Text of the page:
loop:  2727   23 63461;
    loop:  2732   29 62721;
    loop:  2670   35 61969;
    loop:  2582   41 61289;
    The recording (length one minute as set by the timer!) consists of large parts of max signal overloading and small snippets of useful audio (I suspect these are the windows in the audio when the threshold is met by the audio level).

    I will try my best to understand and maybe solve this.

    All the best,

    Frank

  3. #28
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    Quote Originally Posted by DD4WH View Post
    let me try to summarize what I have understood how the threshold works:

    1.) highpass filter the incoming audio block: aux(t) = (data(t) - data(t -1)) * (data(t) - data(t -1))
    2.) determine maximum value of all the samples in the block --> MaxVal
    3.) if MaxVal is larger than threshold --> haveSignal is set to the number of blocks to be sent (MIN_BLOCKS). From my understanding this would determine the length of the recording after a triggered recording is started, does it? [so three blocks means only roughly 8msec at 48ksps sample rate!?]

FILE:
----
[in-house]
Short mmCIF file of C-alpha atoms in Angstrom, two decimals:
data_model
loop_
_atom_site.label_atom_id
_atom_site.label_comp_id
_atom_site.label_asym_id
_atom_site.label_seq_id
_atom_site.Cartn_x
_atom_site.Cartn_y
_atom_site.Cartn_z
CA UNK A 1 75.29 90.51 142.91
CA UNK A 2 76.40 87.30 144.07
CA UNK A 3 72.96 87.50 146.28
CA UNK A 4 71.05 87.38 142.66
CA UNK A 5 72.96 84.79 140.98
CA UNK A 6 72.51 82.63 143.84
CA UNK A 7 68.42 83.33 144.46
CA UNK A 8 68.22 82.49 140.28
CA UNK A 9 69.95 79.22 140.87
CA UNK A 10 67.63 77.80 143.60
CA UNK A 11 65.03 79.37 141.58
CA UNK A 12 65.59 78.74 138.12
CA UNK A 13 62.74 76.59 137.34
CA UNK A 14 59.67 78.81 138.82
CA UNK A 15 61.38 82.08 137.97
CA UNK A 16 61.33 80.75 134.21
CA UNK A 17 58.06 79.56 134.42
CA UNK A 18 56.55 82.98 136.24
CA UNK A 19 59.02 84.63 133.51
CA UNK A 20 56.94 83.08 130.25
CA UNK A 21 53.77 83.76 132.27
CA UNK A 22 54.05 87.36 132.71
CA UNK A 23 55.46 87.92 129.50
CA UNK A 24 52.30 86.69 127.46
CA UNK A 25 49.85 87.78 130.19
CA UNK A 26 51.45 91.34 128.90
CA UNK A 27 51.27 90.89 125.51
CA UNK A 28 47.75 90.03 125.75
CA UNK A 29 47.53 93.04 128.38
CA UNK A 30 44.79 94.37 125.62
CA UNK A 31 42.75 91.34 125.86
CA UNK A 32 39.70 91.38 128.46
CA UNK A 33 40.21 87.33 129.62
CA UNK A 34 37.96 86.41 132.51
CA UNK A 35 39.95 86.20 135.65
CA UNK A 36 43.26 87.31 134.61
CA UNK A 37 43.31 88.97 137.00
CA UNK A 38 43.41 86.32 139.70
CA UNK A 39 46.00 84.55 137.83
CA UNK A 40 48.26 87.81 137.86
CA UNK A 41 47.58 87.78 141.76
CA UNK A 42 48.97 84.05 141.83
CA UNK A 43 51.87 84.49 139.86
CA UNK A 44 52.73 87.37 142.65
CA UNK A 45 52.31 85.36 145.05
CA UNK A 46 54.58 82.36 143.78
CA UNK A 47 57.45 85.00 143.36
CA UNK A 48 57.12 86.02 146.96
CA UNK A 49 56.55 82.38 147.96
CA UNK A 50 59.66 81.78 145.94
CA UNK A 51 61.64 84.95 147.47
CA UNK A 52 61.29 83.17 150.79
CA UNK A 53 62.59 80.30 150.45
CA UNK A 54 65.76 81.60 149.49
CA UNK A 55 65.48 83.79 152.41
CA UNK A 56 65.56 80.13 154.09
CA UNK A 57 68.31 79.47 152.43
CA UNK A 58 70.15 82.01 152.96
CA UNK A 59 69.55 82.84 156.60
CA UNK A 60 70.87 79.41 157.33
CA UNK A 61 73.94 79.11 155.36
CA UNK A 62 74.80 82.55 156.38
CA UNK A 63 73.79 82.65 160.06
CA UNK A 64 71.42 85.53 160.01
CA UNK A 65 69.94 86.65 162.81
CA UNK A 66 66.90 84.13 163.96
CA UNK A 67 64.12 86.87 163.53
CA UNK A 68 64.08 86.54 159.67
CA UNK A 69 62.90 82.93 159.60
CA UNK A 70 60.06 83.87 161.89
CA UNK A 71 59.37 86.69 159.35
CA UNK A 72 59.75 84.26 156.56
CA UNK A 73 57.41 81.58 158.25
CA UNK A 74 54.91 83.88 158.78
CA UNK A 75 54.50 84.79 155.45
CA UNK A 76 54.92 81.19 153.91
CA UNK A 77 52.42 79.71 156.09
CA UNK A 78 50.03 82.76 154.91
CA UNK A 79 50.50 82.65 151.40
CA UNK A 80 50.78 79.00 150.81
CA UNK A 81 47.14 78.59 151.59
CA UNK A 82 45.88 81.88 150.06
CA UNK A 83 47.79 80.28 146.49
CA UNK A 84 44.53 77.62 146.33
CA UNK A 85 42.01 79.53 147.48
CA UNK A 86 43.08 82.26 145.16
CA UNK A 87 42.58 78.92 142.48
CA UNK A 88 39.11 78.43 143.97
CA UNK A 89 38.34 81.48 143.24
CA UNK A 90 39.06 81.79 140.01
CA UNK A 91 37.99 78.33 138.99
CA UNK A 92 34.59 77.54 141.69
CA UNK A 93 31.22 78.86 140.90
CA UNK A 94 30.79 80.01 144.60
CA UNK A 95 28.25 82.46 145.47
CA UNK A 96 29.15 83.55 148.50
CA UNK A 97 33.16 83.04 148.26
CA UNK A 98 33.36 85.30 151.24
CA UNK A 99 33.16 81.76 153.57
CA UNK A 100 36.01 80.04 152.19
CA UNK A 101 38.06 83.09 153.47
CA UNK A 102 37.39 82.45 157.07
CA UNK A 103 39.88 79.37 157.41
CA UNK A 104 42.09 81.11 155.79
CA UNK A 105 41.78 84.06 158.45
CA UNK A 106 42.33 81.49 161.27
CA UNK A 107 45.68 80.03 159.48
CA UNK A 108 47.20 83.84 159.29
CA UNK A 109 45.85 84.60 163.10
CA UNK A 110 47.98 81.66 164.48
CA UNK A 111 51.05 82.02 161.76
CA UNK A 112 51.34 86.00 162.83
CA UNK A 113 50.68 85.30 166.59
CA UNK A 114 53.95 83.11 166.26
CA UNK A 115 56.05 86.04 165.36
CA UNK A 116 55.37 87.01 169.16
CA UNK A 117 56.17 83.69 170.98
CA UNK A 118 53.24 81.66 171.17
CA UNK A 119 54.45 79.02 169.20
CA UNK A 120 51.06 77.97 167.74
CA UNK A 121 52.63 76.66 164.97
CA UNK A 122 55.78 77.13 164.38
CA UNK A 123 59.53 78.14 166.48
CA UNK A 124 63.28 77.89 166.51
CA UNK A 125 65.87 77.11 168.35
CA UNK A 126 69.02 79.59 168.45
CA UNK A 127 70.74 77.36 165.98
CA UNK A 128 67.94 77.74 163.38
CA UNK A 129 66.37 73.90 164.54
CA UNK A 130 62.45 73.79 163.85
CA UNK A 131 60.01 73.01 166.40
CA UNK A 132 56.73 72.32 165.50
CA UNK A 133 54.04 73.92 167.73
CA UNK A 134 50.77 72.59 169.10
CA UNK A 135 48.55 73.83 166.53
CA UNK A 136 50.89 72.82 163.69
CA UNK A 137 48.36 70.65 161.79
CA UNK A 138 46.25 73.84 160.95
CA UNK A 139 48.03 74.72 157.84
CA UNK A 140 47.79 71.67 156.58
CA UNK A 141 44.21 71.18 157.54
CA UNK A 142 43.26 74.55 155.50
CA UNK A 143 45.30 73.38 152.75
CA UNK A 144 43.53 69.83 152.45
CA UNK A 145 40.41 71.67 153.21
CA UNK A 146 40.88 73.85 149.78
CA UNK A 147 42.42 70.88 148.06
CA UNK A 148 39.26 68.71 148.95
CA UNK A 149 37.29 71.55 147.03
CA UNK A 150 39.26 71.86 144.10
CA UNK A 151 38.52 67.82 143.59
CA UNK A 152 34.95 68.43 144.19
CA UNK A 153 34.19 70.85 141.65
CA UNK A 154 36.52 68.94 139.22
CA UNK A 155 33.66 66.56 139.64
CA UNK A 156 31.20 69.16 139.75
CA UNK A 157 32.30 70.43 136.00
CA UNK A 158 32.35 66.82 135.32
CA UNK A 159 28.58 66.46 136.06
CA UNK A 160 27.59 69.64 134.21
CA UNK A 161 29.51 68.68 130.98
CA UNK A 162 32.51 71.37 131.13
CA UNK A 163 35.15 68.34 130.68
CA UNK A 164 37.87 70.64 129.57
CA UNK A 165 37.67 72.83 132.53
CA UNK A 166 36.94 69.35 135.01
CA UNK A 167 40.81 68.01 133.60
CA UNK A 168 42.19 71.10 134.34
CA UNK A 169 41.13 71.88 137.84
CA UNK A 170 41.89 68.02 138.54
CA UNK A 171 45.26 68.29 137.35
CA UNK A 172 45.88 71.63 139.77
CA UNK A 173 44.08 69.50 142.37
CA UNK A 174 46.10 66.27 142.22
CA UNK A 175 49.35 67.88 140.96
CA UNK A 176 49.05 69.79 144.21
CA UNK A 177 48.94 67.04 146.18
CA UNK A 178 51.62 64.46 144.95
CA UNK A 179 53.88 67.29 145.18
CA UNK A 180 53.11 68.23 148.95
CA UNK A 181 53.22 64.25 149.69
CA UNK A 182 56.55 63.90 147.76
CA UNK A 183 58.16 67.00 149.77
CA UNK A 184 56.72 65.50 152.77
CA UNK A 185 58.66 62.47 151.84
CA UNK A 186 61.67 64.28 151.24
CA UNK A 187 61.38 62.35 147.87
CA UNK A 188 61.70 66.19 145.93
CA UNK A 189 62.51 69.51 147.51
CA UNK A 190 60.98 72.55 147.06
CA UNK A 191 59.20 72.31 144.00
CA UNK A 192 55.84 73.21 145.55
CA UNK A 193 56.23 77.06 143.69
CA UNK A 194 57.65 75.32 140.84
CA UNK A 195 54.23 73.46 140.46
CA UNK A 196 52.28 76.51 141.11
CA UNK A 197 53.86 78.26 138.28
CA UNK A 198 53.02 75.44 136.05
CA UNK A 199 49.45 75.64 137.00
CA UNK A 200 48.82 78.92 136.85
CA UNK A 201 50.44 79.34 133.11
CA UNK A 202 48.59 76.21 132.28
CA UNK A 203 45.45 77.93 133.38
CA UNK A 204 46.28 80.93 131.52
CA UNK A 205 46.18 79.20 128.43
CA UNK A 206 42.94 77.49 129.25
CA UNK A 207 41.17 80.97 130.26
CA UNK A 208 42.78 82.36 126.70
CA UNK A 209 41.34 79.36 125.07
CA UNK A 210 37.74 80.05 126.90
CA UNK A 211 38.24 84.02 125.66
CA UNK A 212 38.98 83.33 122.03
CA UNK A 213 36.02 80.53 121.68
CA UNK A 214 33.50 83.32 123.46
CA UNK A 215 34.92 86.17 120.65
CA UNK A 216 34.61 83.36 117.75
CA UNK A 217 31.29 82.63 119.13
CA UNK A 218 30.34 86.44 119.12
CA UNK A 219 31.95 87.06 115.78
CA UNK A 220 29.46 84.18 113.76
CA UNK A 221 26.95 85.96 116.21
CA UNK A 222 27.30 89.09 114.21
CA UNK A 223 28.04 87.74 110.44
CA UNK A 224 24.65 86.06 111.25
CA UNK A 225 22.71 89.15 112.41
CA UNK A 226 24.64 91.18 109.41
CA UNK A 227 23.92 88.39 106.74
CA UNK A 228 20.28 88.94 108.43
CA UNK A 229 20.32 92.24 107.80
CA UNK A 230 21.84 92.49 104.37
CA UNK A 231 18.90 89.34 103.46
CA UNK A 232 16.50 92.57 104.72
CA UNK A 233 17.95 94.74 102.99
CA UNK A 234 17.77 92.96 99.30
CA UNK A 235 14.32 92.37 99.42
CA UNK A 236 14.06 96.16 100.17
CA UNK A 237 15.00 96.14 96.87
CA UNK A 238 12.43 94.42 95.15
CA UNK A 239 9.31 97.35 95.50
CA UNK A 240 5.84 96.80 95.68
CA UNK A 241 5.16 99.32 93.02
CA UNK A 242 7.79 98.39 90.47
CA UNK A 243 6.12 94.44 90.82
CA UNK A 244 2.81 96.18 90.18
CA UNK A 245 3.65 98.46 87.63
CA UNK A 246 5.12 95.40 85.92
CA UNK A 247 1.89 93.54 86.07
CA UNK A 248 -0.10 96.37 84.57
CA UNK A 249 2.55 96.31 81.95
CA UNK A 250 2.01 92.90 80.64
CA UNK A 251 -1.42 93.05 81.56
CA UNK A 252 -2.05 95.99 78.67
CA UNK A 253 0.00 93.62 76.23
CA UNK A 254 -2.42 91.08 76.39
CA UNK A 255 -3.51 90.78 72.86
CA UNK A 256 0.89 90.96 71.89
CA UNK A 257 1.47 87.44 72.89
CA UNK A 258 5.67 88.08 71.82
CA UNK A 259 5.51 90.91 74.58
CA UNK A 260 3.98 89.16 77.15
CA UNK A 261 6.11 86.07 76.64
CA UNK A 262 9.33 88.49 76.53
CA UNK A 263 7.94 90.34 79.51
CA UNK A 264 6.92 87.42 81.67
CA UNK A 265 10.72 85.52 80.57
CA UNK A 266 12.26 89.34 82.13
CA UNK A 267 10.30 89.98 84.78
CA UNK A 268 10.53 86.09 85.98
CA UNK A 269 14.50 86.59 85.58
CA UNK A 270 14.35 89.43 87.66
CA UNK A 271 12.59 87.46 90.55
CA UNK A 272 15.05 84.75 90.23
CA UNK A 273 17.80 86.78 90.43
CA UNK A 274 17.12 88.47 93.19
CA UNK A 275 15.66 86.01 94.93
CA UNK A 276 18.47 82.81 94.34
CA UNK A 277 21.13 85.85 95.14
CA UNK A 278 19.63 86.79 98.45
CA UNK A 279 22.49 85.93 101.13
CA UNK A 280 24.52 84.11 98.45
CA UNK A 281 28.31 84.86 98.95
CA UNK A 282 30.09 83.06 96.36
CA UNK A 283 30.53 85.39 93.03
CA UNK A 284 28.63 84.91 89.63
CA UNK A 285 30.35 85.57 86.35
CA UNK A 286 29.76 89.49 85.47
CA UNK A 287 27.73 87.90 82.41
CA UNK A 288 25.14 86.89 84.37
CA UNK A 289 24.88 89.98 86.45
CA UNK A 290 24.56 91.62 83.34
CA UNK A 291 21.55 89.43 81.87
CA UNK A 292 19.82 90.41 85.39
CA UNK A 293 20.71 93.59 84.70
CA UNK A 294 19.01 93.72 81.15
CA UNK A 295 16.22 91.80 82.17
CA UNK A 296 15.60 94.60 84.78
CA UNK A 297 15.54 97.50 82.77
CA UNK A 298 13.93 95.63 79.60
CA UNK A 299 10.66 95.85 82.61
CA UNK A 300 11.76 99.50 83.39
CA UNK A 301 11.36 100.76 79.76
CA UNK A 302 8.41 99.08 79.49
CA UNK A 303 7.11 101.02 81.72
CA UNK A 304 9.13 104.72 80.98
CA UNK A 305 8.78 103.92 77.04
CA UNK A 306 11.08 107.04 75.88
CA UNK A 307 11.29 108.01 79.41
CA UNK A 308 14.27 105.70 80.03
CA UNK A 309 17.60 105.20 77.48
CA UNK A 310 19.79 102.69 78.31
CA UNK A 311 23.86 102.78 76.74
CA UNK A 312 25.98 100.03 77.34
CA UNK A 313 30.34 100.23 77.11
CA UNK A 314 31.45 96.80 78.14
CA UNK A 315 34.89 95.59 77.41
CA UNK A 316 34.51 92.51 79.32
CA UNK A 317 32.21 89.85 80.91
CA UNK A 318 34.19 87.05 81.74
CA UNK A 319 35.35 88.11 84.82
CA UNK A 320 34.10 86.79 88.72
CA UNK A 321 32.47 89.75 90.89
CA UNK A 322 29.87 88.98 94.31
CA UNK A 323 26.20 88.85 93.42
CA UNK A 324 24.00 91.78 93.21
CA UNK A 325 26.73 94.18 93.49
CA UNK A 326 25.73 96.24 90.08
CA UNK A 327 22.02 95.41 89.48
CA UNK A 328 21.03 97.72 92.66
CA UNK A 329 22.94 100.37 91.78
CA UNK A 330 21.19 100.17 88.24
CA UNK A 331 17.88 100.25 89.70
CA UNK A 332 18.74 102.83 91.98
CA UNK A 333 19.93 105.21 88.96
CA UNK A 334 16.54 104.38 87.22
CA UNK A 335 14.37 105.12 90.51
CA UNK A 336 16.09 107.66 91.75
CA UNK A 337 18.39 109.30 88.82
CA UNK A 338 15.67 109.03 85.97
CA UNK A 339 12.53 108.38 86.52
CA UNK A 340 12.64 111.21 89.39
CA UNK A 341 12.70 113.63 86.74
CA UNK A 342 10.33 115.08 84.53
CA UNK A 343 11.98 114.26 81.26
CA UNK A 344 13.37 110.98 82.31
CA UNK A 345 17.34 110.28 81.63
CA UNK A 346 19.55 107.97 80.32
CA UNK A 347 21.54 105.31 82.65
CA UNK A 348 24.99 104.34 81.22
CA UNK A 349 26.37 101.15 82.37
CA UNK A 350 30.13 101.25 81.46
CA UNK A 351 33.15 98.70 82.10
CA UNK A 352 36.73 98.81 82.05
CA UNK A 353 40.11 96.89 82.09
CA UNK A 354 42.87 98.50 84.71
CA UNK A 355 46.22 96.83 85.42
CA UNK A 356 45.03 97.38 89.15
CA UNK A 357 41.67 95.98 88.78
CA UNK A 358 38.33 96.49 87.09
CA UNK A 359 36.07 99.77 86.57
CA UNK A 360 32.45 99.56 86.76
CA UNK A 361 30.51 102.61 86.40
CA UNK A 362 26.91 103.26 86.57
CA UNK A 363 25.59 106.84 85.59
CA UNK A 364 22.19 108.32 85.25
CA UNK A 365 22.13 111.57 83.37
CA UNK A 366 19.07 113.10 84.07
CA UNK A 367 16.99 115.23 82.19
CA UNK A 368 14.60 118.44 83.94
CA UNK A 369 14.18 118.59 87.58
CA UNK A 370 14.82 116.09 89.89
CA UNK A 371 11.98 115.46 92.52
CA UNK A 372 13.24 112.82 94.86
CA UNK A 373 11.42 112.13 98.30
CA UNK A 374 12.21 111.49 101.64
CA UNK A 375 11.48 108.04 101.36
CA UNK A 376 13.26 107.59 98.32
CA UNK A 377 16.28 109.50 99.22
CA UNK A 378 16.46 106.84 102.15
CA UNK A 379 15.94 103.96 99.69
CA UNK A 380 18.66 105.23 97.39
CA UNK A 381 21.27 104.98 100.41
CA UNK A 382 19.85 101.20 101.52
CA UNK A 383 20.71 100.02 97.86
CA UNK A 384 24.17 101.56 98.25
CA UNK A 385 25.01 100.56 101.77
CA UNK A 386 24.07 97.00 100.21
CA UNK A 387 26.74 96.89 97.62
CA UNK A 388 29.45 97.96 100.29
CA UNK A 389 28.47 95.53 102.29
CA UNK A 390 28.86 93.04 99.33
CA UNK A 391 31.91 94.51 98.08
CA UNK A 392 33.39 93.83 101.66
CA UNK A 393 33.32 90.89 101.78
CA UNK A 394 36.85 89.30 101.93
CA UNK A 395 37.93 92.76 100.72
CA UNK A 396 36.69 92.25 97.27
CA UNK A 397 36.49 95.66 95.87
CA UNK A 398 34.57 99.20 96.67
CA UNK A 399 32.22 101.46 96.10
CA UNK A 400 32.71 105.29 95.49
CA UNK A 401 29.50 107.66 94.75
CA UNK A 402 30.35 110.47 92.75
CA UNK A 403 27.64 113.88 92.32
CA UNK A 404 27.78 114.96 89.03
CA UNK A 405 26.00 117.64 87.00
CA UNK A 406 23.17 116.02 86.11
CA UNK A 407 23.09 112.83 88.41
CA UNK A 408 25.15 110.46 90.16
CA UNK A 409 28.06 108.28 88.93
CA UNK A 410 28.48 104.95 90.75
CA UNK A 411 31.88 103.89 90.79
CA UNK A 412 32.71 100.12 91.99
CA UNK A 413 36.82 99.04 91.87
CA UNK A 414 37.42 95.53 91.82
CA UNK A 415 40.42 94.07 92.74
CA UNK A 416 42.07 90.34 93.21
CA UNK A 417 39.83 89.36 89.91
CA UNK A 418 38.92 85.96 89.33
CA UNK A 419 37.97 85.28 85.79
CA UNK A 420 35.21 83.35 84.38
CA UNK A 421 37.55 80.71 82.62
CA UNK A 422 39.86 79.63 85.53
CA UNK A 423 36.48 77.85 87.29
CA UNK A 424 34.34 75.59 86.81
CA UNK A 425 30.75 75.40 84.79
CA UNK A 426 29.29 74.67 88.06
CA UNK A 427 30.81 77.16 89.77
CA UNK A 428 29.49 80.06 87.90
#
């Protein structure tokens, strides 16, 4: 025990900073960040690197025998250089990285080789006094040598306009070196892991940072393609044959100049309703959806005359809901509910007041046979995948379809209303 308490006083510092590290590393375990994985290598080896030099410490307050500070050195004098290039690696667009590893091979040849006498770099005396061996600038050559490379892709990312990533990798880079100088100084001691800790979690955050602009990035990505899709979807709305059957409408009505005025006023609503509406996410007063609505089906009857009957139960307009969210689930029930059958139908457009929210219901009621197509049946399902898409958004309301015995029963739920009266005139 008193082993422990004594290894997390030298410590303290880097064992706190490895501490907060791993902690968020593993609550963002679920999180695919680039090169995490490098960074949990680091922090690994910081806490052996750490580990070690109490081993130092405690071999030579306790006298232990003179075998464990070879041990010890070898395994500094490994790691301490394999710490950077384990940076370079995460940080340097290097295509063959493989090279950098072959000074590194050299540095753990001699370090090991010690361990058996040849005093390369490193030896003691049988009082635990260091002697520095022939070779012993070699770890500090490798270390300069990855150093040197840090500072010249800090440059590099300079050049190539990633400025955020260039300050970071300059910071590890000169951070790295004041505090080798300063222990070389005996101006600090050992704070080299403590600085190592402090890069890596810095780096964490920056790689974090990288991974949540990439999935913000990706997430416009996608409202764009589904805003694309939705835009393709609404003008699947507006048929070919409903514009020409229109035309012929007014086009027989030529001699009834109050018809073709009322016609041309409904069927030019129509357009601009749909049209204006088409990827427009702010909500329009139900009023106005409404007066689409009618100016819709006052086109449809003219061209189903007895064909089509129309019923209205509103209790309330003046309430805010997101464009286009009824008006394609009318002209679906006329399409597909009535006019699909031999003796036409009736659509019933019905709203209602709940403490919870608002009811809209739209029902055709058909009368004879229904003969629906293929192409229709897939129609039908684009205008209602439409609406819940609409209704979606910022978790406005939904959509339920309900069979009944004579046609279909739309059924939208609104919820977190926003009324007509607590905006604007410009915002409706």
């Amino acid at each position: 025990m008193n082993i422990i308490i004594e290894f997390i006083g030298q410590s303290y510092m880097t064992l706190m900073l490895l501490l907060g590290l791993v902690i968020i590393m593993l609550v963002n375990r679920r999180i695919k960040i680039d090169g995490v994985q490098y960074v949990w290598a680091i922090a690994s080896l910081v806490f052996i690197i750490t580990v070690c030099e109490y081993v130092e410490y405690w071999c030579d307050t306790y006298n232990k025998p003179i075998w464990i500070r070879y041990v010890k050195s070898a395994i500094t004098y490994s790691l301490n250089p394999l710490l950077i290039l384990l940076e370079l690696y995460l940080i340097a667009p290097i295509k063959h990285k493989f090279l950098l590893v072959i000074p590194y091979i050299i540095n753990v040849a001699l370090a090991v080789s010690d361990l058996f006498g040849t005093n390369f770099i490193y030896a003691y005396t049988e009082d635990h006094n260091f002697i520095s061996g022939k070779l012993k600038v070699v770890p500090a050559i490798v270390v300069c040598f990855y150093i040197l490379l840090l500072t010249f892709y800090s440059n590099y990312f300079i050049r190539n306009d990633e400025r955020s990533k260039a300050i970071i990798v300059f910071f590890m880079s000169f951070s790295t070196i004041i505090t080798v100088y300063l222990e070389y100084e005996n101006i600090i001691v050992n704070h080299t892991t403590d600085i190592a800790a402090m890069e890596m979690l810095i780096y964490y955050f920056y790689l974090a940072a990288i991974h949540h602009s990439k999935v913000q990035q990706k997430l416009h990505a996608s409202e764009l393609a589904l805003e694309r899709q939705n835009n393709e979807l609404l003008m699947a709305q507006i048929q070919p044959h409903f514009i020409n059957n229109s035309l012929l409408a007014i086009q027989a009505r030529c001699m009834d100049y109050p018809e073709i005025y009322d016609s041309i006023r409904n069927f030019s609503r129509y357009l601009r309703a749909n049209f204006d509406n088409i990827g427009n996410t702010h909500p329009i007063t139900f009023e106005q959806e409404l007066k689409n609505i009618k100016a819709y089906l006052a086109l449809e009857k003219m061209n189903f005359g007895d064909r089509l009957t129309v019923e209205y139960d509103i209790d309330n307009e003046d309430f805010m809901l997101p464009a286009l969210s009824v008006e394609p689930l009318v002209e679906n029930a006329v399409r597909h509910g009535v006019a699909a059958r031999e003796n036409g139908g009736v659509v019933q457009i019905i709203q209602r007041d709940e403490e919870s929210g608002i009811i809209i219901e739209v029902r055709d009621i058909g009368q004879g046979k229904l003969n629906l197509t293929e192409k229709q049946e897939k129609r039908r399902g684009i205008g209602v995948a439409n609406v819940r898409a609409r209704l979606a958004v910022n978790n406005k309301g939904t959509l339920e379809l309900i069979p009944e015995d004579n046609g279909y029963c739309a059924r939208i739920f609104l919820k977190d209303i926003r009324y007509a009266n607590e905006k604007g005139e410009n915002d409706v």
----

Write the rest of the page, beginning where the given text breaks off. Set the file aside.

4.) as long as haveSignal is larger/equal to 0, audio block of the preceding round is transmitted, the recent audio block will be sent next round. This ensures that an audio snippet that triggers the recorder, will not be lost, but preserved (one audio block is 128 samples, so using a sample rate of 48ksps, we have a pre-trigger time of 128/48000, that is 2.7msec)
    5.) out blocks are released. Does this ensure that audio is thrown away, if threshold is not met?
    6.) out1 = tmp1 --> save recent audio for potential transmit in next round

    Would be nice to have comments / additions to that :-).

    Best regards,

    Frank
    Yes, that sounds right
    I added some comments to that purpose
    Only correction is that MIN_BLOCK==3 should transmit 3 blocks centered around triggered block (pre, triggered, post)
    A value of 4 would generate (pre + triggered + 2 post)

  4. #29
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    Quote Originally Posted by DD4WH View Post
    From my observations, it seems the time scheduled recording overrides the threshold detector at the moment. If I set a very large threshold, the sketch records, and reports ridiculously high Audio memory usage, as if the blocks are not properly released.

    Code:
    180000000 48000 48004 32 16 248 1
    
    loop:    52    0     1;
    WMXZ_2018_02_29_08_48_49
    loop:  2221    6 65533;
    loop:  2734   11 64927;
    loop:  2529   17 64177;
    loop:  2727   23 63461;